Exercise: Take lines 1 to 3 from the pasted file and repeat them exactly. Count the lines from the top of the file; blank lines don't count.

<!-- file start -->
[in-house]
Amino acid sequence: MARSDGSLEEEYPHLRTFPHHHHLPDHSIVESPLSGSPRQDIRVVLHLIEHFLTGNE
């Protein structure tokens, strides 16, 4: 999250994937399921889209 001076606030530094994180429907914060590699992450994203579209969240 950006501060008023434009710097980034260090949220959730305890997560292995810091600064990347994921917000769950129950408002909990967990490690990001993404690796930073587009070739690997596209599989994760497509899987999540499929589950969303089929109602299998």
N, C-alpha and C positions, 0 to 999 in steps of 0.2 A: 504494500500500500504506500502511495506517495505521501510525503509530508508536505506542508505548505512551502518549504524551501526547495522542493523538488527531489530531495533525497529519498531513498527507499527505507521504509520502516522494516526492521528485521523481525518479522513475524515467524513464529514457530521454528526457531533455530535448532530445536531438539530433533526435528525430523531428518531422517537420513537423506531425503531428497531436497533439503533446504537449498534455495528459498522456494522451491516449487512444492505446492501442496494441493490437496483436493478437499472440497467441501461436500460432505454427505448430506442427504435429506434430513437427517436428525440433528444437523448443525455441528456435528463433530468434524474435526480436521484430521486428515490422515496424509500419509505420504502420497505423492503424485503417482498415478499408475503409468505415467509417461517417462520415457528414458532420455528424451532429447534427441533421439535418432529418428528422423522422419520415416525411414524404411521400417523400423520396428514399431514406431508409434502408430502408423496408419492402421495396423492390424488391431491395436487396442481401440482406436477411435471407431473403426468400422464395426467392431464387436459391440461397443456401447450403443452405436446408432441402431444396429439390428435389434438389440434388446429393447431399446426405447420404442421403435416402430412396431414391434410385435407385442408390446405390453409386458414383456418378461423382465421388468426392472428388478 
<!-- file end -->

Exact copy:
[in-house]
Amino acid sequence: MARSDGSLEEEYPHLRTFPHHHHLPDHSIVESPLSGSPRQDIRVVLHLIEHFLTGNE
């Protein structure tokens, strides 16, 4: 999250994937399921889209 001076606030530094994180429907914060590699992450994203579209969240 950006501060008023434009710097980034260090949220959730305890997560292995810091600064990347994921917000769950129950408002909990967990490690990001993404690796930073587009070739690997596209599989994760497509899987999540499929589950969303089929109602299998």